And a lot of people are interested in that for themselves and their families, but especially for their kids and the general public. And so that’s what the education part is about. We’ll have almost 1,000 six.graders visit us this spring. This is the second year of our pilot program to eventually get every sixth grader in the county out at the farm.
And that’s a comprehensive program which would include, you know what? The elementary school level, it has a focus on gardens, and high school level has a focus on differentiating interests around food science, so the culinary arts or production or environmental stewardship. So there’s many of career tracks there.
But at the middle school level, it’s about a visit to the county fair with a focus on agriculture and then [INAUDIBLE] here. So that’s an example of that student outdoor immersive learning at Lomax. The acronym is SOIL.
>> Mick: Yeah, I did see that.
>> Aaron: So that’s happening more and more.
>> Mick: Okay.
>> Aaron: And then this is our fourth year as a USDA certified organic farm doing commercial vegetable production research. So that’s been an increased focus. So we still have folks who are using this space to get a farm business started. Ben Streep came in and left while you and I were talking.
A recent graduate of ours was still using the greenhouse and the cooler. So that’s still happening in the background, but meanwhile we were trying to meet a larger demand for people who wanna come and learn more about ag, adults but especially children. So doing more of that and then also doing the research.
But the kids stuff is focused a lot on wellness, we see more than a third of the kids in Cabarrus County graduate from high school at an overweight or obese status. So,
>> Aaron: Good luck in life.
>> Mick: [LAUGH]
>> Aaron: If you’re already knocking down the door of some sort of dietary disease at 18 years old, and that’s a third of our population.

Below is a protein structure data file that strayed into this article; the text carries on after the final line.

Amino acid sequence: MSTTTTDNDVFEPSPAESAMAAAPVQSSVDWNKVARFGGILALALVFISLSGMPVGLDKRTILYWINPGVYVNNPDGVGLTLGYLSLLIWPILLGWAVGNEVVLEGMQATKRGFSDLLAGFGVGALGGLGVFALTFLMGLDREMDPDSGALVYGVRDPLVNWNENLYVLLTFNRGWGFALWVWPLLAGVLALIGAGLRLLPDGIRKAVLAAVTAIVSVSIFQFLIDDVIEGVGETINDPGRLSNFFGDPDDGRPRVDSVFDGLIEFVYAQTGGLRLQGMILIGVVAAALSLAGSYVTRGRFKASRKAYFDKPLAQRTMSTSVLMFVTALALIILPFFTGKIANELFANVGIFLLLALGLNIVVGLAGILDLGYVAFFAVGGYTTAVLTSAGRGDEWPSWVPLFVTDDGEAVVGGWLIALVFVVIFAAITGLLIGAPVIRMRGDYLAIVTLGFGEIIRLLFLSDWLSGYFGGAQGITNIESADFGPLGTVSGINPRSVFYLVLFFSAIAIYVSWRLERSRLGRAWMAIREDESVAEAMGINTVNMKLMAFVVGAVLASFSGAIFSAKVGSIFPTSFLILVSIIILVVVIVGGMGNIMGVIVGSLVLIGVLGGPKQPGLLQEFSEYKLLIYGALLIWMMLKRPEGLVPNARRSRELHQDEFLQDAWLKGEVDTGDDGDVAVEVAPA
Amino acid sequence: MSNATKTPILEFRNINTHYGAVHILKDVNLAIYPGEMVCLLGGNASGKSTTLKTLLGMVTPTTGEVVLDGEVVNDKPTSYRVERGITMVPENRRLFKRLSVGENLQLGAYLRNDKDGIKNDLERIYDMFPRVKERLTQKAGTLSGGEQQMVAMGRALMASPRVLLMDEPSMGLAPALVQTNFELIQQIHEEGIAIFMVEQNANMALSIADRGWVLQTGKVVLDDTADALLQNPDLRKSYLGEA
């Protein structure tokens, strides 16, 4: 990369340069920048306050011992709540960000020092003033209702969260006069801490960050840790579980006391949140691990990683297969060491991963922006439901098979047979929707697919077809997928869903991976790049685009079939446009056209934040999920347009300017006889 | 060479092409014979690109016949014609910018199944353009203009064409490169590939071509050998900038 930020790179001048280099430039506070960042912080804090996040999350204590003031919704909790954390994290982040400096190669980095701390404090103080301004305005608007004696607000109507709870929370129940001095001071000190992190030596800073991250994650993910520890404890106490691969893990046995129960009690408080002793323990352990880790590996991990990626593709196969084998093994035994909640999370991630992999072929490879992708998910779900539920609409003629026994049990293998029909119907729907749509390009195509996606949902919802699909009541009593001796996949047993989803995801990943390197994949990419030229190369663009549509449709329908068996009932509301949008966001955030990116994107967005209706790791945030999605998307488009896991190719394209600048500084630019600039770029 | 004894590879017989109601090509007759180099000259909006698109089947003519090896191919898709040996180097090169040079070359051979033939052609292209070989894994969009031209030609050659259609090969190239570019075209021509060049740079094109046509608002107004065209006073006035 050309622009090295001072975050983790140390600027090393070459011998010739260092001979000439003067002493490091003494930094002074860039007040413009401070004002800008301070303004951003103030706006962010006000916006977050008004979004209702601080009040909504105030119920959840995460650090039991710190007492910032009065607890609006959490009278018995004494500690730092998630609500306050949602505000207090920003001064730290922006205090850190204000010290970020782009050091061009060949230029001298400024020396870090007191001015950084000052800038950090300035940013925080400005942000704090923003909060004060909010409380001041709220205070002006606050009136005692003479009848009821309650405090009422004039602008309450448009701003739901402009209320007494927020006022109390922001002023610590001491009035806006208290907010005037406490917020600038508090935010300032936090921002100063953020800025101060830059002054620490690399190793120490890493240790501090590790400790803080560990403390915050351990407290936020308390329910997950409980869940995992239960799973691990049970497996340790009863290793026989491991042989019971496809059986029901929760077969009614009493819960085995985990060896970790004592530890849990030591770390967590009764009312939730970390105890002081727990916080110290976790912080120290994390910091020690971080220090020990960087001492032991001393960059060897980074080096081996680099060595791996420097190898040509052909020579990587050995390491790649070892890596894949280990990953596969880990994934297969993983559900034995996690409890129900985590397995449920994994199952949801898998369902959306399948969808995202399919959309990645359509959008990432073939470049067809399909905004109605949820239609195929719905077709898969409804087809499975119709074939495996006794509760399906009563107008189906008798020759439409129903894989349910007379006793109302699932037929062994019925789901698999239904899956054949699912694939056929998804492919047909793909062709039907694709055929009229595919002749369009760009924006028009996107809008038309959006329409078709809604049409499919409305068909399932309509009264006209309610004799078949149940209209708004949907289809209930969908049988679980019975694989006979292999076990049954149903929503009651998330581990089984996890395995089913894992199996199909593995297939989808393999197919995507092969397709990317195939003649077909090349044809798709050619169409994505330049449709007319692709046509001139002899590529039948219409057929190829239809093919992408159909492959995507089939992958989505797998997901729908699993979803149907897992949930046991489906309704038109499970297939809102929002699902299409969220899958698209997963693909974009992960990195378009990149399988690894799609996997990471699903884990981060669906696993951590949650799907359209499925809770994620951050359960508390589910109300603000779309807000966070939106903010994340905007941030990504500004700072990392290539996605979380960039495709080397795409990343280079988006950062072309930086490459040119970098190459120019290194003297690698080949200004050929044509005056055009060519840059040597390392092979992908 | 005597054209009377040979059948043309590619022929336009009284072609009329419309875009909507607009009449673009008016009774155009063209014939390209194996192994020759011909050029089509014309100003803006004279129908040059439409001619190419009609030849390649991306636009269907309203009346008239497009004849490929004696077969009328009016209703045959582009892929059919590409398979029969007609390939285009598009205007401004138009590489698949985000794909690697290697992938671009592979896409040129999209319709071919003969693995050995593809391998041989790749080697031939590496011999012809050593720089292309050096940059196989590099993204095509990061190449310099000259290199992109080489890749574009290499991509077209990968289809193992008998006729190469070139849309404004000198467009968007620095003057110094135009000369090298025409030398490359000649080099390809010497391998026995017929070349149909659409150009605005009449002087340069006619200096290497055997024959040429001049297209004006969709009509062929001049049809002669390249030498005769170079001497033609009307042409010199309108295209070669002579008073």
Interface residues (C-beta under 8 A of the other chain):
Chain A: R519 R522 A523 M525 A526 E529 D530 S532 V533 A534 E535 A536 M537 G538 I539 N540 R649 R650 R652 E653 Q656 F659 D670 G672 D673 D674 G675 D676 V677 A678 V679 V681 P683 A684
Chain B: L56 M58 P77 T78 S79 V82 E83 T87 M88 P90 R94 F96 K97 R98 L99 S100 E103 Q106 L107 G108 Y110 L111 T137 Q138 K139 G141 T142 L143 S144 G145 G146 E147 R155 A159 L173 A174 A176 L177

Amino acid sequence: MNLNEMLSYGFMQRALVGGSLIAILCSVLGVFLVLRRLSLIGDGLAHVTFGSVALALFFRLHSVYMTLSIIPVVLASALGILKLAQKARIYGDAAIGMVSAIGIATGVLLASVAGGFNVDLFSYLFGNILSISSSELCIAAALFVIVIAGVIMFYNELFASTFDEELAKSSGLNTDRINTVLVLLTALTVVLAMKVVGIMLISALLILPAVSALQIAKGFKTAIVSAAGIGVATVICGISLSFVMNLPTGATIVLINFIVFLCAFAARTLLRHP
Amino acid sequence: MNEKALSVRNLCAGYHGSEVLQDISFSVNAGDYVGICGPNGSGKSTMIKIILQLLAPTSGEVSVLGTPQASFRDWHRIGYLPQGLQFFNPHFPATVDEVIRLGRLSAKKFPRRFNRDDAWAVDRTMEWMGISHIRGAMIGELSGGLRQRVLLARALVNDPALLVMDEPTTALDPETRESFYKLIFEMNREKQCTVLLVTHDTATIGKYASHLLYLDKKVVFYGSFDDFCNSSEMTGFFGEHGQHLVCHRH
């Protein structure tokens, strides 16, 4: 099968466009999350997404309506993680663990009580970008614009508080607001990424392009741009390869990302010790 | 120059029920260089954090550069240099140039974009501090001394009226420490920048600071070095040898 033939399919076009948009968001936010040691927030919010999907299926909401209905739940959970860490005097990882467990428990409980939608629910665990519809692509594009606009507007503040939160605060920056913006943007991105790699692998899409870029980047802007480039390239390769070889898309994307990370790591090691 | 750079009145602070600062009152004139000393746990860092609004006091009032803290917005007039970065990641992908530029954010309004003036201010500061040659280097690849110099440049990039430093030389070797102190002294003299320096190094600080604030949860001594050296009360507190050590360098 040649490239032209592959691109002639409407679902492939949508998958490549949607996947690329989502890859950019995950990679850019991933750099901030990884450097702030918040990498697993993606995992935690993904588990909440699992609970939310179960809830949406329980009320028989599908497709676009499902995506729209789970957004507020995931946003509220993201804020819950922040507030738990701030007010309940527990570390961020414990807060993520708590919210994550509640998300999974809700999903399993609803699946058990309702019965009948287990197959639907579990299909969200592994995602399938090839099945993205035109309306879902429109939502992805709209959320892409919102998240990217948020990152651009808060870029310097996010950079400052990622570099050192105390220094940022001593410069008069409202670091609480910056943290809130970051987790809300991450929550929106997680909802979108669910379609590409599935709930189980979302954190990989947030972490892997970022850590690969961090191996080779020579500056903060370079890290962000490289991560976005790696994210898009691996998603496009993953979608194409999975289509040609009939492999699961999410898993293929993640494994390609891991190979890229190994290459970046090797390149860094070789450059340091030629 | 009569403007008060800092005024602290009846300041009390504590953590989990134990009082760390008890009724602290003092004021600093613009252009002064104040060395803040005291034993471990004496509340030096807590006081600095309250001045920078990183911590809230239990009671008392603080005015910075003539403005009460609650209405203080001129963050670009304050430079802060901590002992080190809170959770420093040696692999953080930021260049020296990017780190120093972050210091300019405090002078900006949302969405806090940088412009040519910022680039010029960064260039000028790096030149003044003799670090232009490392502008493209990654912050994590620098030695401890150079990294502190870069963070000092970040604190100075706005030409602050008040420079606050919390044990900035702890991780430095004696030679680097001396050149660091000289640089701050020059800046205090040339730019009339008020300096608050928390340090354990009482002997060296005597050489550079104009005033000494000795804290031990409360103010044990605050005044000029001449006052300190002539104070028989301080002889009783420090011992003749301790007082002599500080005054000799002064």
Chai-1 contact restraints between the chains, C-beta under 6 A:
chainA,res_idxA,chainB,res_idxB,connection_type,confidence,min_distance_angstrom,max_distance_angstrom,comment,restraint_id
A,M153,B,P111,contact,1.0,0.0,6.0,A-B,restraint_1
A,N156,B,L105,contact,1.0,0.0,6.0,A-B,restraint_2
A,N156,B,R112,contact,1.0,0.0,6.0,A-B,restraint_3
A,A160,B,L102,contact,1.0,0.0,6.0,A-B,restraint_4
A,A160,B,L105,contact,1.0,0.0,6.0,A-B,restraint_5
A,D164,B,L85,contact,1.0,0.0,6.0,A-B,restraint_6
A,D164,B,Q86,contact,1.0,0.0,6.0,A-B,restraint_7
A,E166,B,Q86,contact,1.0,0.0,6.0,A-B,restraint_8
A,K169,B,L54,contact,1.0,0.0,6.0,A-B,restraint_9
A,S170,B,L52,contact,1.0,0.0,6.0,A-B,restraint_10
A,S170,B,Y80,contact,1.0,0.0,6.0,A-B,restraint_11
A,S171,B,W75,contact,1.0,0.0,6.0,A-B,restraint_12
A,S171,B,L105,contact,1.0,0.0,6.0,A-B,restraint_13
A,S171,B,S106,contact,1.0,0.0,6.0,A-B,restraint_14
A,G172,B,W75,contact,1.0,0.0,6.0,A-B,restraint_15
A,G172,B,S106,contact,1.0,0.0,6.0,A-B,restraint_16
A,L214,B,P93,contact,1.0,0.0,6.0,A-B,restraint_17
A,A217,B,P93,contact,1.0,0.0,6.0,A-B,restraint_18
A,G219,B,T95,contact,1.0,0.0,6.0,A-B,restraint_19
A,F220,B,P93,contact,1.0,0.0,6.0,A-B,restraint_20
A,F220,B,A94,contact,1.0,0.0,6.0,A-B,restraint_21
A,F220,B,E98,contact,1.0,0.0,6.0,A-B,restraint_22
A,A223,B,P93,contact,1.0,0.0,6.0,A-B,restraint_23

So we’re not the sole answer to that issue, but it is one of many ways to try and help people at a younger age, young people to think about what they eat. And maybe they’re more likely to think about what they eat if they have come into contact with the systems that produce their food and the people who wanna do that work.
>> Mick: So what kind of demand do you get from schools? You said 1,000 six graders?
>> Aaron: So yeah, we’re working, last year we had about 550. The first year in our pilot program we added a middle school and increased that number to around 900. And then we have been contacted by other private schools in the area.
Province A school sent me an email yesterday trying to find time to bring their kids out at some point in the year. So yeah, so there are others. Meanwhile, this will be our second year hosting interns from Davidson College, so also trying to get involved,
>> Aaron: From that elementary, middle school age on up through college age.
This year for those 1,000 or so six graders who were coming through the farm we’ve actually enlisted the help of a local high school. So those kids are designing some of the activities that the sixth graders do while they’re here. So the idea is that then as the sixth graders age up into high school they’ll be the ones coming back to further program the activities for the next generation of sixth graders.
And so you stack that with the elementary school exposure to gardens and some of the other opportunities at the high school level to differentiate into food or environmentally related fields. And you start to reinforce this theme that human life on Earth is based on natural systems. Those natural systems provide the benefits to make our lives possible, including the food that we eat.
And that food takes stewardship of the land and those natural resources, and that’s the work that farmers do and that’s how they grow the food that we all eat.
>> Mick: So you’re helping to educate them on also farm living as well, besides healthy living. Would you try and recruit some of them later on, maybe after high school to have like an intern?